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Why Zebras Are Less Stressed Than You Are

Why Zebras Are Less Stressed Than You Are

Yes zebras live with the permanent risk of being eaten alive, which you would think is more stressful than a busy commute and hectic job. But the stress response system of a zebras knows when to switch off while yours does not.

Fight or Flight?

Let’s briefly consider the life of a zebra. They like are social animals and hang out in herds. They have good eyesight and prefer low grasslands so they can spot lions and hyena, which are their main predators.

Their stress response system does exactly what ours evolved to do too hundreds of thousands of years ago when homo sapiens emerged on the plains of East Africa. When a predator is detected, hormones in the zebra’s brain are sent through the body that put the ‘fight or flight’ response into immediate action.

Hormones send the message that everything else is to be de-prioritised and all energy, boosted by the sudden release of adrenalin, is sent to the zebra’s muscles so it can run away as quickly as possible.

This is, essentially, what happens to us when we perceive a threat. The problem is, the nature of our threats has changed down the millennia.

It’s quite rare, for most of us, to face a physical threat that requires us to fight or run away. When it does happen, we’re very grateful that our stress response system kicked in and provided us with some adrenalin.

Most commonly, however, we perceive threats in things people say to or about us, what they write on social media, emails from our boss or clients, or from the bills we need to pay.

The common characteristic in the things that cause us stress is that they never go away. Our stress has become chronic.

Consider once again the zebra. His or her stress becomes extremely acute when they spot a lion or pack of hyenas. But, assuming they escape from the predator, their stress response system then shuts down. Their stress is definitely acute. Yes it reaches DEFCON THREE, but only in short bursts. But at other times, their stress response system is quiet - unlike yours and mine.

We can say that zebras are more likely to face dramatic, acute stress than the average human. But they are also likely to spend far less of their time under stress than we are.

The silent killer

There are many health consequences related to this. Zebras face the threat of being eaten by lions. But they do not face the threat of stress-related disease, which ranges from insomnia and depression, to diabetes, stomach ulcers and irritable bowel syndrome to the clogging of your arteries, high blood pressure and, ultimately, sudden heart failure.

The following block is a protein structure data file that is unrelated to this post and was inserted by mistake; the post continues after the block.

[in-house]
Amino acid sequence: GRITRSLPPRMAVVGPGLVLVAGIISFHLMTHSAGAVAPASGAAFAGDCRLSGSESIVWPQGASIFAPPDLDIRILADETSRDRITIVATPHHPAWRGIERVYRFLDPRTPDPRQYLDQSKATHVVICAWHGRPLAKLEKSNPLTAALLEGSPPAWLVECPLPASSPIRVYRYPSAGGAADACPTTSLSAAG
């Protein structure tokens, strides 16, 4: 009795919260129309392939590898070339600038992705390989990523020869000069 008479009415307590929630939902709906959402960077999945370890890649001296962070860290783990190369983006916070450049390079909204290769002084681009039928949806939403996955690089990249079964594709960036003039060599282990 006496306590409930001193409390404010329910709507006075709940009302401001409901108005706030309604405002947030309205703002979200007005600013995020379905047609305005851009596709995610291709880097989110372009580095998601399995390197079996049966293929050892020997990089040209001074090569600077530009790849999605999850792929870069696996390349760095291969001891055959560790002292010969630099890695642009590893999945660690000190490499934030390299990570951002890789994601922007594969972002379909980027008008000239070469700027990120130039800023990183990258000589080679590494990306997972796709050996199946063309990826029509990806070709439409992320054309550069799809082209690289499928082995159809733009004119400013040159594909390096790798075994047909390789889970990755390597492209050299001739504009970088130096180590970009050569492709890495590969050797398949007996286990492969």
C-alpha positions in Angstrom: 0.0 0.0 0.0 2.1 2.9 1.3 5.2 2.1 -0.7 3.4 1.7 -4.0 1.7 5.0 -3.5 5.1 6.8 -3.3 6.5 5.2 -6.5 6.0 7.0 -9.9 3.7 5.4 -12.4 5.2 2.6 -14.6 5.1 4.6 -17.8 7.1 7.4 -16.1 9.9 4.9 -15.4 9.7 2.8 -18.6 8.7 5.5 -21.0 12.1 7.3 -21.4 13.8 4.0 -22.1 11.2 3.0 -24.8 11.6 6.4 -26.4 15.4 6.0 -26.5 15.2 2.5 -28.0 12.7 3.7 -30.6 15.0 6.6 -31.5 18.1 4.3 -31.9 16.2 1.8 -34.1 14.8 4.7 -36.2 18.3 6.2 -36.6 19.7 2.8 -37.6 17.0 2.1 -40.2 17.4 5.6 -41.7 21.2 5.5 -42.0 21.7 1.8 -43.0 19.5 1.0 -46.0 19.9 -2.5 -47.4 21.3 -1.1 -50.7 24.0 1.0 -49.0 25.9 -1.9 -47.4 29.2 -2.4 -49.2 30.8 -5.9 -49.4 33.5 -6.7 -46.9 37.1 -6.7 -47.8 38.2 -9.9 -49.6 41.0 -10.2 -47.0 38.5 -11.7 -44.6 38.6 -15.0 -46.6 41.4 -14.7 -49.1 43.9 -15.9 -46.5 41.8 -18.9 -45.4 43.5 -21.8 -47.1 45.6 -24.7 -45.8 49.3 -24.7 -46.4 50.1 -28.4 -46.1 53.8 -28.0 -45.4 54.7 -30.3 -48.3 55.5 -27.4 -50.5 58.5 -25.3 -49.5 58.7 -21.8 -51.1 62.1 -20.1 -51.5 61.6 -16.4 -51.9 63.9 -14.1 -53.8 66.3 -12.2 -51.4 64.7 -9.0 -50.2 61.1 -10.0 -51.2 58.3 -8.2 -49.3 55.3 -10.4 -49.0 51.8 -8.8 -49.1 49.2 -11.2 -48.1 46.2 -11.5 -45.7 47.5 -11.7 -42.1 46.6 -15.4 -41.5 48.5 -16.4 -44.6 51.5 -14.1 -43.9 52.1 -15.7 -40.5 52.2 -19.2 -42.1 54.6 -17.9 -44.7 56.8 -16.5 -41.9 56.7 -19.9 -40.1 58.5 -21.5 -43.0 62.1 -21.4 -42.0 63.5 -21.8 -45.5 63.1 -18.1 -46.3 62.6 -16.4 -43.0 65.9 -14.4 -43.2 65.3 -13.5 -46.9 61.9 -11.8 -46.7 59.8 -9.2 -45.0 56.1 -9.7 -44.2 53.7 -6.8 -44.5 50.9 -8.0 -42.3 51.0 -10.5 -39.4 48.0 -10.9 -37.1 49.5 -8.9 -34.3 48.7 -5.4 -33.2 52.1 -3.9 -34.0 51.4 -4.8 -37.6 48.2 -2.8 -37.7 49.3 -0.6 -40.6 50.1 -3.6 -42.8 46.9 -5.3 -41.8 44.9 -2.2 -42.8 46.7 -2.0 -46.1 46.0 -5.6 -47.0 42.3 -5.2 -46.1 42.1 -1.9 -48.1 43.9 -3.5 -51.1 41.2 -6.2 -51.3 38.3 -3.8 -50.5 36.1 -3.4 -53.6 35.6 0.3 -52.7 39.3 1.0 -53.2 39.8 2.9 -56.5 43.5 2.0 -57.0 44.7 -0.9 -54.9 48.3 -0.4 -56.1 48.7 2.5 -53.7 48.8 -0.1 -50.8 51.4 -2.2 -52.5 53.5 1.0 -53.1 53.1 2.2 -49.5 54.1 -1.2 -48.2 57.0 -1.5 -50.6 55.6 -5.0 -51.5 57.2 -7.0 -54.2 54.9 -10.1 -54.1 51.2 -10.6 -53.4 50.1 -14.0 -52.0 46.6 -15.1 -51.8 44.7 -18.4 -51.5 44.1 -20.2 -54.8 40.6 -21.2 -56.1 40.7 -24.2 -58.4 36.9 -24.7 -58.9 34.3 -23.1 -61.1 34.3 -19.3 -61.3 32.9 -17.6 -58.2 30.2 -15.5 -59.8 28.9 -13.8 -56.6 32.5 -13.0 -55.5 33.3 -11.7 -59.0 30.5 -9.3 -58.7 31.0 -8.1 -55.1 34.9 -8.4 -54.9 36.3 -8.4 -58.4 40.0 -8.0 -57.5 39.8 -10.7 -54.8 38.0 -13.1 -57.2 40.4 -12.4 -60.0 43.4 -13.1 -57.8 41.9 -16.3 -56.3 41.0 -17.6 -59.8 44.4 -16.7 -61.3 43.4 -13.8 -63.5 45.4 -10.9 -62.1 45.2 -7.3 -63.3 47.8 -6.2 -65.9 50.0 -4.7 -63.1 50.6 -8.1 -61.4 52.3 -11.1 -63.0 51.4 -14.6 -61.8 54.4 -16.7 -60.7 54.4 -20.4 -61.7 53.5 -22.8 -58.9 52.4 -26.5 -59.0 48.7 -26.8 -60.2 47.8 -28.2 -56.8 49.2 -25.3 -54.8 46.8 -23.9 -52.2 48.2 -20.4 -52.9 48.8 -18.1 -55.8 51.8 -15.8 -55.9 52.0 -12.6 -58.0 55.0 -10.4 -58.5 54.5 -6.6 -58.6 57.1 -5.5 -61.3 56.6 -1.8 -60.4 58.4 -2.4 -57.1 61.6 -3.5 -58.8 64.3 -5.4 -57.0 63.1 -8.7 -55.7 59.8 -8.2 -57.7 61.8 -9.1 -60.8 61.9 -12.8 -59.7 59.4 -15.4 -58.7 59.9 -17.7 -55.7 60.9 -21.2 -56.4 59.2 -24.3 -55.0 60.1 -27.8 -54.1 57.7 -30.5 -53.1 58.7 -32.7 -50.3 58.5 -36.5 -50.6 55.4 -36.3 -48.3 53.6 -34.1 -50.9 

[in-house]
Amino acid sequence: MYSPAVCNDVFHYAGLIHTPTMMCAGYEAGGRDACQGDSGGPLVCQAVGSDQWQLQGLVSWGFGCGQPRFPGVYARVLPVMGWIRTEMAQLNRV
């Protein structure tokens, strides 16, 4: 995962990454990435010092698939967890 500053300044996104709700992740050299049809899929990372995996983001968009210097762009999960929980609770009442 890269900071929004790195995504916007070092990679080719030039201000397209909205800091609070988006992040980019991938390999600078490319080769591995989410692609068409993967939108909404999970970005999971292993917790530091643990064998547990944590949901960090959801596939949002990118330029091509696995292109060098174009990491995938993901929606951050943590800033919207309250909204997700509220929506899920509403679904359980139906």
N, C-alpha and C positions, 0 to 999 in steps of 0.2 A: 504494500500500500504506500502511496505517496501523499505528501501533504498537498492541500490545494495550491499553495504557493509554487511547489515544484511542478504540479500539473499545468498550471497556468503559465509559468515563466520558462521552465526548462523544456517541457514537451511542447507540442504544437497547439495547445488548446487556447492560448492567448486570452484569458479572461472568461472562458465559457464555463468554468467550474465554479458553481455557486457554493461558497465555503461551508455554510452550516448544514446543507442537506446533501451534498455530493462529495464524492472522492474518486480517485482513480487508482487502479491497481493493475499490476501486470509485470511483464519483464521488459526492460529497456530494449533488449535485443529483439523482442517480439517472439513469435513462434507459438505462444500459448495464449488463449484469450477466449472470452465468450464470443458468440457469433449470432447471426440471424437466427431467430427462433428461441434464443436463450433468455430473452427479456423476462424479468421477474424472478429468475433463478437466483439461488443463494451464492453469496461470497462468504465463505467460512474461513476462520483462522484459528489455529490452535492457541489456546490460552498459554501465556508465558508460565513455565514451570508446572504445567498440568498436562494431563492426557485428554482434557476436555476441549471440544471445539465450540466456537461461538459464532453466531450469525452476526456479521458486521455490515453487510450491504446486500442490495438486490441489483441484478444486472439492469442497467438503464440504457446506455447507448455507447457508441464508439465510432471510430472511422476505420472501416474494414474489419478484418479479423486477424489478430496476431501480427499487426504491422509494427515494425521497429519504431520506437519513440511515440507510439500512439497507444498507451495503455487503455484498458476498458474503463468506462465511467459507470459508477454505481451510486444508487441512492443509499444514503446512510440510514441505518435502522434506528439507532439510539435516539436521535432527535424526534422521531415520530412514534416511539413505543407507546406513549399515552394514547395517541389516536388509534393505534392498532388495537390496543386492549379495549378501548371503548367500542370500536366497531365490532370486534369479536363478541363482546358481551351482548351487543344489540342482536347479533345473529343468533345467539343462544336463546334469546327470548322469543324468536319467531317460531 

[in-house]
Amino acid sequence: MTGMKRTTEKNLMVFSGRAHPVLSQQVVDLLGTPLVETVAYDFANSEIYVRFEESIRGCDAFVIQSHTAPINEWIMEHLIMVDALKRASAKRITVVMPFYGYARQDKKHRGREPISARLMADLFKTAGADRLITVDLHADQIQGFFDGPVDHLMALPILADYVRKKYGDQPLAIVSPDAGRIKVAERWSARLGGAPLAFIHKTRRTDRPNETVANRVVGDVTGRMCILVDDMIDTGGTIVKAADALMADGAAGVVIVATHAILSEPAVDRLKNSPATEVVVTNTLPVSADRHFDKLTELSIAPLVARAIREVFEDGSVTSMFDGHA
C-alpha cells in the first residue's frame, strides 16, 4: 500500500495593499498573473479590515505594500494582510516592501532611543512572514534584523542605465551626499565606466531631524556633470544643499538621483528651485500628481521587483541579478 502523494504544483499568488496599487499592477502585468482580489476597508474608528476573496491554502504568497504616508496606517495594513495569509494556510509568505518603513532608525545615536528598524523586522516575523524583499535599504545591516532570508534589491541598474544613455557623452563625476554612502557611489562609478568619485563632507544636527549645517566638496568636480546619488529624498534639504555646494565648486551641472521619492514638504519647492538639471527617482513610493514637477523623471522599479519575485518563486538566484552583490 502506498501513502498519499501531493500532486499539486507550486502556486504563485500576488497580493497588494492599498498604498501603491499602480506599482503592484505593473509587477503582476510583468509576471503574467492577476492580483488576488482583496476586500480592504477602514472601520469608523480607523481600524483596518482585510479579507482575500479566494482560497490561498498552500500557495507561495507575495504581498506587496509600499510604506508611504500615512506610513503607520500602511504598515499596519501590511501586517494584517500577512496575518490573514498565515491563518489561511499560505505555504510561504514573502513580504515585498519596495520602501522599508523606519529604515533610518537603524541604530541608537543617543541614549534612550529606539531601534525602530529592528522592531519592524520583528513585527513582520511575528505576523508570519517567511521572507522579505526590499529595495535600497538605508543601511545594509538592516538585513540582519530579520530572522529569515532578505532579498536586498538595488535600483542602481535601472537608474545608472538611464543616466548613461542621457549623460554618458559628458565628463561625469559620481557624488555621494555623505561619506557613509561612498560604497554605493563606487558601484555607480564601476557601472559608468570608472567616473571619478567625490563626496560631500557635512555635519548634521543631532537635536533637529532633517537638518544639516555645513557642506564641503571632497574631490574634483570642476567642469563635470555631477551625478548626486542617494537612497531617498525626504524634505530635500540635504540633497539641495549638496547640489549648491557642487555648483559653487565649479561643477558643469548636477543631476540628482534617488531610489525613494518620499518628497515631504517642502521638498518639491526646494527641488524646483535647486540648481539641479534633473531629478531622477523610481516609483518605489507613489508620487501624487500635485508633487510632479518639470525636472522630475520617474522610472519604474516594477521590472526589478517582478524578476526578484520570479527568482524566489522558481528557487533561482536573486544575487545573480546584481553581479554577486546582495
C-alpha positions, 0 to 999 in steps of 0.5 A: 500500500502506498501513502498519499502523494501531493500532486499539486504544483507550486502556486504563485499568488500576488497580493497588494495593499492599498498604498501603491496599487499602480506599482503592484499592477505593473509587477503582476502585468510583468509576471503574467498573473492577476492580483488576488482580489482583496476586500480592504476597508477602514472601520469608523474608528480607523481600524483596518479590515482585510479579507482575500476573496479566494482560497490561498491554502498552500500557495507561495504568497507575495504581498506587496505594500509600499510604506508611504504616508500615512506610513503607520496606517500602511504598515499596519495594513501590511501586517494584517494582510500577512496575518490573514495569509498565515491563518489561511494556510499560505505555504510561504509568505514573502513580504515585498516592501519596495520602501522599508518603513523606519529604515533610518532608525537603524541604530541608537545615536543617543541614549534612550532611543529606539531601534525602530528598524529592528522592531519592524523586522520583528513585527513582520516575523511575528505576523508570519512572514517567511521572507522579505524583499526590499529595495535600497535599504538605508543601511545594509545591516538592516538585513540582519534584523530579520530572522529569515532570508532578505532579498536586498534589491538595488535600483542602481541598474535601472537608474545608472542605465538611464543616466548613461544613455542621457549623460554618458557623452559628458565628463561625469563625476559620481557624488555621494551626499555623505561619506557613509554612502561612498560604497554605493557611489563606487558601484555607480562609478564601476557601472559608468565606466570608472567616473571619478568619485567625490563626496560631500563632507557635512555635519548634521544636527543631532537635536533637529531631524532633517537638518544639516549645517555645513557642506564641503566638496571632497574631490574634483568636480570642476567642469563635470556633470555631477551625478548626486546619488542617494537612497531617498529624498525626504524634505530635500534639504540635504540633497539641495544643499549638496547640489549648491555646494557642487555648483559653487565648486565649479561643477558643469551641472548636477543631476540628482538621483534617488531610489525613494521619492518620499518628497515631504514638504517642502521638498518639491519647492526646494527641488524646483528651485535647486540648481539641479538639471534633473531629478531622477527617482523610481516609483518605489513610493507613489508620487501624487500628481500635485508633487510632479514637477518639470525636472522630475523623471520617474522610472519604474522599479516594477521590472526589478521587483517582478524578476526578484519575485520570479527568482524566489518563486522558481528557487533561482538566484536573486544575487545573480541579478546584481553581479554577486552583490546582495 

According to experts, such as Professor Robert Sapolsky, chronic stress increases the risk of these diseases because hormones that are released during the stress response tell the body to de-prioritise its normal functions to ensure its muscles are ready to spring into action.

This is why people commonly need to urinate just before an exam. In the face of a perceived threat, controlling one's bladder is less of a priority. Physical exertion also activates the stress response system, so this is also why marathon runners (think Paula Radlciffe) often need to go to the loo.

People who are chronically stressed, in effect, have a constant message going between brain and body informing the body to de-prioritise the regular function of its organs. Stress hormones constantly coursing through the body disrupt the regular function of its internal system. In the long term, this can lead to the diseases mentioned above, although the precise link between stress and the risk of disease is not known. It is possible to test the level of the ‘stress hormone’, cortisol, in your system. But no one can, yet, tell you at what level this makes a heart attack, for example, more likely.

As a result, stress remains a silent killer, which is poorly diagnosed both by doctors and by us as individuals. People suffering from acute stress may be aware of their condition, but many people live with a constant level of low-to-medium stress, about which they may be aware of very little.

I remember only fully realizing how stressful I found my job when I realized I had stayed up til 5am every Friday night for two months in a row. Being consciously aware of your own release valves (heavy drinking, insomnia, irritability etc) is an important step in monitoring one's own stress levels.

If you would like to learn more about stress and the effect it has on the body then by far the best book on the subject is "Why Zebras Don't Get Ulcers", by Professor Robert Sapolsky, which inspired this post.

 

Image Copyright Igor, Fotalia 2015.

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Wednesday, 12 December 2018
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